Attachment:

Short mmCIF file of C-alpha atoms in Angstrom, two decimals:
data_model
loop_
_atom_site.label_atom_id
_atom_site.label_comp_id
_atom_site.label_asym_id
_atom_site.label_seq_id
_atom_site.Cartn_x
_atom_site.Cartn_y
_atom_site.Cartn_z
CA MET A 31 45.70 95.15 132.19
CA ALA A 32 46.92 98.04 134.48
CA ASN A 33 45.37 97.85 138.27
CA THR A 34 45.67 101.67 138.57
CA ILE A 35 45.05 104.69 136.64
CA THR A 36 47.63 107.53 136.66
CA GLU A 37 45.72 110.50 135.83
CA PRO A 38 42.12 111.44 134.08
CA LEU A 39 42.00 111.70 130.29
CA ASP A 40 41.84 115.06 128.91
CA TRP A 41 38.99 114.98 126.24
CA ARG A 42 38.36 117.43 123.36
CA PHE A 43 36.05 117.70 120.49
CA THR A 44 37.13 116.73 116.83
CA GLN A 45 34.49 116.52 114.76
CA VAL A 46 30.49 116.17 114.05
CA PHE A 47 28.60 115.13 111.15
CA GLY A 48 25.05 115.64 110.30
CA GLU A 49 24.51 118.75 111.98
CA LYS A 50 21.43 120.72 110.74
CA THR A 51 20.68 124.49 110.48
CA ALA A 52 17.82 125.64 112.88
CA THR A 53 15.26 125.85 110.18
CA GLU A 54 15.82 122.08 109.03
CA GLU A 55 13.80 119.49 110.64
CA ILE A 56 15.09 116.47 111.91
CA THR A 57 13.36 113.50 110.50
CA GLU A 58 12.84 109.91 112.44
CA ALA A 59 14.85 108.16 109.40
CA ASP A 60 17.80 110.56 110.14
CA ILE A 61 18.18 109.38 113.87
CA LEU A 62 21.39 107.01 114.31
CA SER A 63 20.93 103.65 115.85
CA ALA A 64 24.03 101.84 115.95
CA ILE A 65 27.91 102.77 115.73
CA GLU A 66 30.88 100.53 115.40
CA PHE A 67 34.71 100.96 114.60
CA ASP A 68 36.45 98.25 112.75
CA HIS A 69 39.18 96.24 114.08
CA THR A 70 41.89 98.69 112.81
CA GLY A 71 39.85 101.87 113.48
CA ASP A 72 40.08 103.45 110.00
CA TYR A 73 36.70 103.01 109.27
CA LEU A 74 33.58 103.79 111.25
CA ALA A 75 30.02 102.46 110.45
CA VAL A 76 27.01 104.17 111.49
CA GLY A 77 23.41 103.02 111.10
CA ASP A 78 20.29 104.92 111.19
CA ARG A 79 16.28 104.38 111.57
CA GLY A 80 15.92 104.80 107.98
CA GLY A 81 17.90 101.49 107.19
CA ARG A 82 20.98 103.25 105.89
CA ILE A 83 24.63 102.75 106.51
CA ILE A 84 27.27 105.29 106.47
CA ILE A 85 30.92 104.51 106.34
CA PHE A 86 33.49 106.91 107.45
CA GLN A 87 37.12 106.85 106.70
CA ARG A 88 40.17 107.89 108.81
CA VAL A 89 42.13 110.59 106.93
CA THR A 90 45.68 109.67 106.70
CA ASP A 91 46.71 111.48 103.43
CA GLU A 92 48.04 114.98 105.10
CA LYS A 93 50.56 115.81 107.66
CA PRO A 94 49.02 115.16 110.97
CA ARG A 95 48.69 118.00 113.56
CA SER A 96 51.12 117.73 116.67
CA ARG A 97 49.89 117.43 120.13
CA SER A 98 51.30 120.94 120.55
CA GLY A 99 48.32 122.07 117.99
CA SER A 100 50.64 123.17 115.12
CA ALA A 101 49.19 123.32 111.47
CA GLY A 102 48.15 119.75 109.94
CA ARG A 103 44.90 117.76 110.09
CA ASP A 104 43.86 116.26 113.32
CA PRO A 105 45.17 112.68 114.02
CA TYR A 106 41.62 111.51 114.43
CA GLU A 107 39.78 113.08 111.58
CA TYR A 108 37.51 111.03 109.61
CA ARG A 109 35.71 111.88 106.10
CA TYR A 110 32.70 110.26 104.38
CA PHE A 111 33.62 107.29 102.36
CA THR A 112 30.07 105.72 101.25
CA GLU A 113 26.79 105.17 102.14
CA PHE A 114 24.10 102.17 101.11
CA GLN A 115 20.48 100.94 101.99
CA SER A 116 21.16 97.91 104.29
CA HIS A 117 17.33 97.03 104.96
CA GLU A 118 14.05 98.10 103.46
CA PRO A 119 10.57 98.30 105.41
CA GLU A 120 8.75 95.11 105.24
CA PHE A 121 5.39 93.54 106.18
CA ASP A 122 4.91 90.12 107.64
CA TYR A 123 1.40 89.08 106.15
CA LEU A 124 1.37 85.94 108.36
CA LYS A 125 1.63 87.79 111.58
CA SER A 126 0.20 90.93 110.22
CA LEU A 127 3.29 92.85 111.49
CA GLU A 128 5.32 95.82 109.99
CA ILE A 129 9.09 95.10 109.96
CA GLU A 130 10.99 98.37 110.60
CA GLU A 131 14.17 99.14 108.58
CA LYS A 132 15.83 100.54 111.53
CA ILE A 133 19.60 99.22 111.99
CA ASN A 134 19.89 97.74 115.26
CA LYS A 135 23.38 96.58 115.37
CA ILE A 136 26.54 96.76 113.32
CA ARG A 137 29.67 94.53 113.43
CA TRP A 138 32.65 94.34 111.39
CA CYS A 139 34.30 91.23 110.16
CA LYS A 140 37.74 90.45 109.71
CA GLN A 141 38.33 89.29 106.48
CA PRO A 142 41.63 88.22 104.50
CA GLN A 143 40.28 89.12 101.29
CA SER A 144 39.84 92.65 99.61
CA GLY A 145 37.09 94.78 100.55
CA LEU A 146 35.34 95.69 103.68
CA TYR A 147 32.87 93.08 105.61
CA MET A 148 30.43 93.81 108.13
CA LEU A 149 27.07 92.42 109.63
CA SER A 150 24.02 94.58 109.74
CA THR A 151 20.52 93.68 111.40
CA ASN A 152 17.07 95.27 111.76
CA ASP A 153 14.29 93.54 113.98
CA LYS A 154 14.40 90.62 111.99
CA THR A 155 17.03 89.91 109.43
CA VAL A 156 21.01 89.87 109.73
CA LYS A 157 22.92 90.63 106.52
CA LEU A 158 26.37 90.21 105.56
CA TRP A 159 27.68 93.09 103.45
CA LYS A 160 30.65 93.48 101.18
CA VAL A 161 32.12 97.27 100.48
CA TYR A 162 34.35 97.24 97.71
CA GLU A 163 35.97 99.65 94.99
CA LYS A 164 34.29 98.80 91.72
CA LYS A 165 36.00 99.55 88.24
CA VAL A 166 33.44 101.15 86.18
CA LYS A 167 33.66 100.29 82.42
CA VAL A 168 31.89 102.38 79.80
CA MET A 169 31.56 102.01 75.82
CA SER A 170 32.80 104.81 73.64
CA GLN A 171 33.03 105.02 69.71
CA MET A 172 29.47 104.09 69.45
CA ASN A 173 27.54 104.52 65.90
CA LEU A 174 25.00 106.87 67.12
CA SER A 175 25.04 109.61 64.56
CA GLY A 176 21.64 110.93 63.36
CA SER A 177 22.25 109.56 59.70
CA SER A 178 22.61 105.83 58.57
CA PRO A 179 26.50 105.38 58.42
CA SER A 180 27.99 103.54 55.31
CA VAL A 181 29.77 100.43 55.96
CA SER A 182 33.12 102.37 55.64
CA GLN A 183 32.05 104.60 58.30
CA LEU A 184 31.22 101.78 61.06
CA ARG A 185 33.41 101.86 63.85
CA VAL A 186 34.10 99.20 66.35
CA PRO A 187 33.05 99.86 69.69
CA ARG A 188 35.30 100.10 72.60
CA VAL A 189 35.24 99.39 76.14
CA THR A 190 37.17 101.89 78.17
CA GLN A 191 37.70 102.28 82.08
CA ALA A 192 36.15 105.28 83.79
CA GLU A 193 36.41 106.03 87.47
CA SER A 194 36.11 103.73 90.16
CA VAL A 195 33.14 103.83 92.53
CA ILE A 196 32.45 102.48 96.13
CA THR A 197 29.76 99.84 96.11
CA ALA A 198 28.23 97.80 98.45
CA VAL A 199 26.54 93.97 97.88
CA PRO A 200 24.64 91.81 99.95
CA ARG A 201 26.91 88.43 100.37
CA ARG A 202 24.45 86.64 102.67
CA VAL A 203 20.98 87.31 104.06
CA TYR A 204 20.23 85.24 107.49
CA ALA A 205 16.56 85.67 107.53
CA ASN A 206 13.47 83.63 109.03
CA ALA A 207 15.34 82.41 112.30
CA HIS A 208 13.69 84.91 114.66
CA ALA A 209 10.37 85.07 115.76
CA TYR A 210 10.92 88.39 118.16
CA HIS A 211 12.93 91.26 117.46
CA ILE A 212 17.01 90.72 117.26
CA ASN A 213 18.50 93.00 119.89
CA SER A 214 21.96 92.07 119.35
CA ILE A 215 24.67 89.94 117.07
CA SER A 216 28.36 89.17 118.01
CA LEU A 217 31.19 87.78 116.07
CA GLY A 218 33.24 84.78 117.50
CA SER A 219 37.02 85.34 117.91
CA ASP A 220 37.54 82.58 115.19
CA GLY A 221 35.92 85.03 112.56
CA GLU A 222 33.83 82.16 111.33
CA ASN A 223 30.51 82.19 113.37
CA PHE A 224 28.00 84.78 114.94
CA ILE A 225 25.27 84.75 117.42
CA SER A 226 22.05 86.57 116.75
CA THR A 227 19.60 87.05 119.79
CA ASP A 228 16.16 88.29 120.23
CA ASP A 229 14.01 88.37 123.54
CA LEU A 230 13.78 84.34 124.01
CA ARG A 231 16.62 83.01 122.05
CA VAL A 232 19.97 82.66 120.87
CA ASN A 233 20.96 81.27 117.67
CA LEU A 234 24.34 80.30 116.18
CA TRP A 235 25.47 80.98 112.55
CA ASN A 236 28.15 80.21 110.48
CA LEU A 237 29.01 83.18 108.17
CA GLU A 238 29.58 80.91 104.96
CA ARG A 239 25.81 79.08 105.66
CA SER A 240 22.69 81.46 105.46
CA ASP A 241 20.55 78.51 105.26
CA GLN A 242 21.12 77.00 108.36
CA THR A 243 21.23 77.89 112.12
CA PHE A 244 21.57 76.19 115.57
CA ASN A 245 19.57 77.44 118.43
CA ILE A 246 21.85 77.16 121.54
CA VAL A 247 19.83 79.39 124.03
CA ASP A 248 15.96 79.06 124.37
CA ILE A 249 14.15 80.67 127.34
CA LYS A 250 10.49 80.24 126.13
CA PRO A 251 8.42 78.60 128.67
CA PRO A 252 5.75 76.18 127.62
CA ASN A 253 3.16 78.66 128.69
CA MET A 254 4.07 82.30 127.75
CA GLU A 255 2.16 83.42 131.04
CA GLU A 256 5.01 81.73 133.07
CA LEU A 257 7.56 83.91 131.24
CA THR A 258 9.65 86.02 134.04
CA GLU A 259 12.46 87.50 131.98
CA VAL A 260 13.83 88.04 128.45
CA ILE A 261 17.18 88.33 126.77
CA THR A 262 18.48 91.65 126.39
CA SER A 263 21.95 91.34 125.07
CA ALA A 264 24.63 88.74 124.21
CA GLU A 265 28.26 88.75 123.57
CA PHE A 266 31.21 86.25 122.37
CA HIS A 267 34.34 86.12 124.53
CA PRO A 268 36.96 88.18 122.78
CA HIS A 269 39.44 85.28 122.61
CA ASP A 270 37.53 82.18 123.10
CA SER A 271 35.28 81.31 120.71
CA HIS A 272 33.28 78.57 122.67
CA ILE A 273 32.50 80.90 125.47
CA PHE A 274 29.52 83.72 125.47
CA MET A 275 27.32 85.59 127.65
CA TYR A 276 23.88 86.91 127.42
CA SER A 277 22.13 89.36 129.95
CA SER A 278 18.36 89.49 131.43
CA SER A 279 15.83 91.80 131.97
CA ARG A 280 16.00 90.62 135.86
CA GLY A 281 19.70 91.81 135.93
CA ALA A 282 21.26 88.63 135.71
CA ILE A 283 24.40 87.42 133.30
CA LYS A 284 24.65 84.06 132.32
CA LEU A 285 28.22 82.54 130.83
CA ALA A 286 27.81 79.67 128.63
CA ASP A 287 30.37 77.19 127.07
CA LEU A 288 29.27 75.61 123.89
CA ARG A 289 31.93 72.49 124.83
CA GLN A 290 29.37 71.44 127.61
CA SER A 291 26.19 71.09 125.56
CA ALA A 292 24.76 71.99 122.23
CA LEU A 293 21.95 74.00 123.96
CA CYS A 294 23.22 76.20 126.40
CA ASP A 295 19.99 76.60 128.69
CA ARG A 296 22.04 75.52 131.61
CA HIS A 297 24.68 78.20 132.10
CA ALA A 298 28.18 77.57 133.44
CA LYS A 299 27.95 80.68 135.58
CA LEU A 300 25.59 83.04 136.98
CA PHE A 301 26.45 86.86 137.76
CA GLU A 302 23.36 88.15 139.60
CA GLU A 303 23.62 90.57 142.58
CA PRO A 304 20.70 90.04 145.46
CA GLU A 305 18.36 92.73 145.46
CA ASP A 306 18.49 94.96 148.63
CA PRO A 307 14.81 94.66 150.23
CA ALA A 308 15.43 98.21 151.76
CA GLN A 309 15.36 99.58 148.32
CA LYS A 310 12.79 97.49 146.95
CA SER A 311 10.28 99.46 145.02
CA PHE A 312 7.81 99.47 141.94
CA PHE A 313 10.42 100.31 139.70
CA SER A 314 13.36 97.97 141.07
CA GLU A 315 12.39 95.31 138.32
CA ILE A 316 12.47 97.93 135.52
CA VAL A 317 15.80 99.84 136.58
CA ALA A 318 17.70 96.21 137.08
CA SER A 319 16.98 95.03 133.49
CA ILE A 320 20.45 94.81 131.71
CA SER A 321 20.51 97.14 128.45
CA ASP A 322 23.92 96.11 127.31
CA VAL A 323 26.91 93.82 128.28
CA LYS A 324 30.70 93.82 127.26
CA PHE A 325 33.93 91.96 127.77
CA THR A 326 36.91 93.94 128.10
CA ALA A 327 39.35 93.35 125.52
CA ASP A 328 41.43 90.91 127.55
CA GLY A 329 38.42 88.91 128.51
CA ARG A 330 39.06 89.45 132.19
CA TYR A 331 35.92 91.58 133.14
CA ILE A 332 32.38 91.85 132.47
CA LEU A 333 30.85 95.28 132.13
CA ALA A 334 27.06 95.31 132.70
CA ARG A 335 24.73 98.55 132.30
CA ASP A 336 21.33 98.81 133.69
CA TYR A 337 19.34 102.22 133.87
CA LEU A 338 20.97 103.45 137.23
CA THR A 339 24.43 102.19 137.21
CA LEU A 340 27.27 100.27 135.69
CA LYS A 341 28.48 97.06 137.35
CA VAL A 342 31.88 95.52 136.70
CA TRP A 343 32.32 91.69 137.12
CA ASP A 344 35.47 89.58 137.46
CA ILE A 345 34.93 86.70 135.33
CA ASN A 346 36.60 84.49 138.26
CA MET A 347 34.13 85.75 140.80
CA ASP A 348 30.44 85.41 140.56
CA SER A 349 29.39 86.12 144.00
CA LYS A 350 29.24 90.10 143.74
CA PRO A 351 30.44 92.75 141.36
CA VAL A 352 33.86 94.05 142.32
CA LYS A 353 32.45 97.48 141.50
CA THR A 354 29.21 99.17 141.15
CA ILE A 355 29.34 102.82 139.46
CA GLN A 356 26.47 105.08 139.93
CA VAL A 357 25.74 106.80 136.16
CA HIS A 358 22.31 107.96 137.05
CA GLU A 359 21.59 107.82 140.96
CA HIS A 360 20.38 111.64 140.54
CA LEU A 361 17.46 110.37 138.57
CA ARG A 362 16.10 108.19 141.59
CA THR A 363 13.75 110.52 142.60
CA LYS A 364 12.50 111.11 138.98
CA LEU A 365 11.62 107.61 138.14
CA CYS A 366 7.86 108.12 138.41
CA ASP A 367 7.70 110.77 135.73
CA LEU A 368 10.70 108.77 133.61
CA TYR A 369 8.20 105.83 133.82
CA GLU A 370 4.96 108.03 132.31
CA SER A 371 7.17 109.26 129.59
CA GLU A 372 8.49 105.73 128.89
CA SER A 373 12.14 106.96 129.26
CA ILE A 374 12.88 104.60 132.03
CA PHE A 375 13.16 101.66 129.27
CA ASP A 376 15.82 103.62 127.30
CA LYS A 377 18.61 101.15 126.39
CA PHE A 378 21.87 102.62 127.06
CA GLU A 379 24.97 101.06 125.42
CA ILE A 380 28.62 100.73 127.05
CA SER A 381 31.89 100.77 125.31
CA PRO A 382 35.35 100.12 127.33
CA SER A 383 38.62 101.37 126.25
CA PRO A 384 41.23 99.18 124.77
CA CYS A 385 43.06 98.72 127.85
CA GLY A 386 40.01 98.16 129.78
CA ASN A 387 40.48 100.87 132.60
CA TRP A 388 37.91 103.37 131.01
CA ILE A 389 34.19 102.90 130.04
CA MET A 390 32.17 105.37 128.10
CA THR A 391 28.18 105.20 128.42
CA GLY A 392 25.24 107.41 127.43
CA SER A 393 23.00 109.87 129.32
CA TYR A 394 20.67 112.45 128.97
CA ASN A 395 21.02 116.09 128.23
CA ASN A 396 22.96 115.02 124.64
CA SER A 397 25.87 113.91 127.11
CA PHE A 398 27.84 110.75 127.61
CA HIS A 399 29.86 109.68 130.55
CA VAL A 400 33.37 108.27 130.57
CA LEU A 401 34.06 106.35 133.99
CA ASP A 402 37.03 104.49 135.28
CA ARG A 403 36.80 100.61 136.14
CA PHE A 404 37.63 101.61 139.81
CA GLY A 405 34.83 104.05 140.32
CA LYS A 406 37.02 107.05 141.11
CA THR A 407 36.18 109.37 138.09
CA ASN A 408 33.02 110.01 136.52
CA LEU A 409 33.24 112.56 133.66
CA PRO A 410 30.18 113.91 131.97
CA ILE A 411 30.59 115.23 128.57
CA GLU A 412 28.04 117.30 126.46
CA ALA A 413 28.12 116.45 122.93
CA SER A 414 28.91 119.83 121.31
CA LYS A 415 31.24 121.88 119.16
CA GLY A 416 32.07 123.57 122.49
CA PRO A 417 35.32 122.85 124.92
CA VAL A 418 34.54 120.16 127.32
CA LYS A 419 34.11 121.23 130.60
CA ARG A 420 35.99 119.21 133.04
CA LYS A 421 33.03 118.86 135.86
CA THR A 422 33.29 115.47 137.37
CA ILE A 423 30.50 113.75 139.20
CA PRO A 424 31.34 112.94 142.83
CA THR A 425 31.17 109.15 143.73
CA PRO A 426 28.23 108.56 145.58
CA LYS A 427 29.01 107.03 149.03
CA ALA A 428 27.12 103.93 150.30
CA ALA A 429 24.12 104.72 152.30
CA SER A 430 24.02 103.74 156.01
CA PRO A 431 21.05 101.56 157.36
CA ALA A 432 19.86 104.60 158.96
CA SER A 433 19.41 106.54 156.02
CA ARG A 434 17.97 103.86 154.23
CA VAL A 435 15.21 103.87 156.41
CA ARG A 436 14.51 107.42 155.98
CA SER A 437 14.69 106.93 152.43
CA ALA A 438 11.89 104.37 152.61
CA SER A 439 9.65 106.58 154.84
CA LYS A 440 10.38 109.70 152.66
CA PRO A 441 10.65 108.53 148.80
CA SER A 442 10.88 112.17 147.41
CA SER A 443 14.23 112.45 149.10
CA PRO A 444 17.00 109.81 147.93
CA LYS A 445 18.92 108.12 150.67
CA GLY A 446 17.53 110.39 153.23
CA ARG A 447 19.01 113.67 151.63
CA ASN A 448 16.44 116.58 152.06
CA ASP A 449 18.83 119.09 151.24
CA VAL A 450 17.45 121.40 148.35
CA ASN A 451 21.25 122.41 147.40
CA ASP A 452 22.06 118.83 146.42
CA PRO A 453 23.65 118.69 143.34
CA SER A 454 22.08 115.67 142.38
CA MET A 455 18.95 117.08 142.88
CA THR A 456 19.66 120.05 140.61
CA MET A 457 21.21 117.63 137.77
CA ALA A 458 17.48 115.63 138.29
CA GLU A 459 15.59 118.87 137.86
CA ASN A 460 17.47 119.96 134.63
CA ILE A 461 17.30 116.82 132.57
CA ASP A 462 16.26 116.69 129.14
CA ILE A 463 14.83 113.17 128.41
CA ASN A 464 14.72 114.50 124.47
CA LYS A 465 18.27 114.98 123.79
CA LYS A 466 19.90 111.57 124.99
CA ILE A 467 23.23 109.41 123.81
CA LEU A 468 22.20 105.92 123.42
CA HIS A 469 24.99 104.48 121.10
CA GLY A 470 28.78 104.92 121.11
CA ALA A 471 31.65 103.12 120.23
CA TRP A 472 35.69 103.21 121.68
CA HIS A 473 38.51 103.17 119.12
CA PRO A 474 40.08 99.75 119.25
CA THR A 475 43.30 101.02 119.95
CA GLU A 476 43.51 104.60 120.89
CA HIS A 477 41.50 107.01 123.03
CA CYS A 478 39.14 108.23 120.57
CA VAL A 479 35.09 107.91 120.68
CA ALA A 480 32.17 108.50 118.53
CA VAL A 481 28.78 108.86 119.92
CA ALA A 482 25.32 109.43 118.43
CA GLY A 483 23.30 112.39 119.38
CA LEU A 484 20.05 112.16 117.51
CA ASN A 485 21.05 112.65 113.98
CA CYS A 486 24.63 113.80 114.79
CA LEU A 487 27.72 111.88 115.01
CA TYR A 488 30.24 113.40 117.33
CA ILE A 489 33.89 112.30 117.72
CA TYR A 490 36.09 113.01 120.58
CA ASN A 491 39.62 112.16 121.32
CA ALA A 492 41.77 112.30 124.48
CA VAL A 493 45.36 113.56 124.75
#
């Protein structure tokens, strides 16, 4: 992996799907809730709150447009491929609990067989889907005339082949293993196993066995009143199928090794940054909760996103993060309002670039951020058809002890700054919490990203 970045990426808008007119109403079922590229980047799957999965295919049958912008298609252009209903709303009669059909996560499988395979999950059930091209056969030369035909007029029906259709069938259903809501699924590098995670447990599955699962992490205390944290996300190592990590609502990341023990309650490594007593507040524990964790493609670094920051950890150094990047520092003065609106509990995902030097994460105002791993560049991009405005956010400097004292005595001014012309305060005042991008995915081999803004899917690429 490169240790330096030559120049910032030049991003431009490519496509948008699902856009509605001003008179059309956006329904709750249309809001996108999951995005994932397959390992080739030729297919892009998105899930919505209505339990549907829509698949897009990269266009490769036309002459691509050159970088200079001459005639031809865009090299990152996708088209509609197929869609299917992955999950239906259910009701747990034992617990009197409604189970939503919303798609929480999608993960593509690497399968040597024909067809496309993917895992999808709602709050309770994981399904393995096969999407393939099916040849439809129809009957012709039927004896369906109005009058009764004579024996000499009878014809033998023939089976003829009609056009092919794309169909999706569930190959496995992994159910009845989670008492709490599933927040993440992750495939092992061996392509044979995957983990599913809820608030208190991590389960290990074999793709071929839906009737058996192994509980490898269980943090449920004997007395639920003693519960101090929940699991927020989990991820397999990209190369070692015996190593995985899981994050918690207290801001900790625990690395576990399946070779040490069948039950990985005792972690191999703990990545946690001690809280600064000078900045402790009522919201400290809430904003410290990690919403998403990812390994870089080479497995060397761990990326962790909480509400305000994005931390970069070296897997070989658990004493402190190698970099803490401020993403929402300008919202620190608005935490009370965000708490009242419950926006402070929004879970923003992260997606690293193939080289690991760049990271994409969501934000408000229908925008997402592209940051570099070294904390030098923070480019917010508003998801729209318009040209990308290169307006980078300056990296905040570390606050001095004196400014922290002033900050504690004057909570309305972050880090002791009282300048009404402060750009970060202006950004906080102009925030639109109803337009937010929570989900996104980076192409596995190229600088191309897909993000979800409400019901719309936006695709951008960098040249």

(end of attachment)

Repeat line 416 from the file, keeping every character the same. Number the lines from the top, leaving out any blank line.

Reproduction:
CA ARG A 436 14.51 107.42 155.98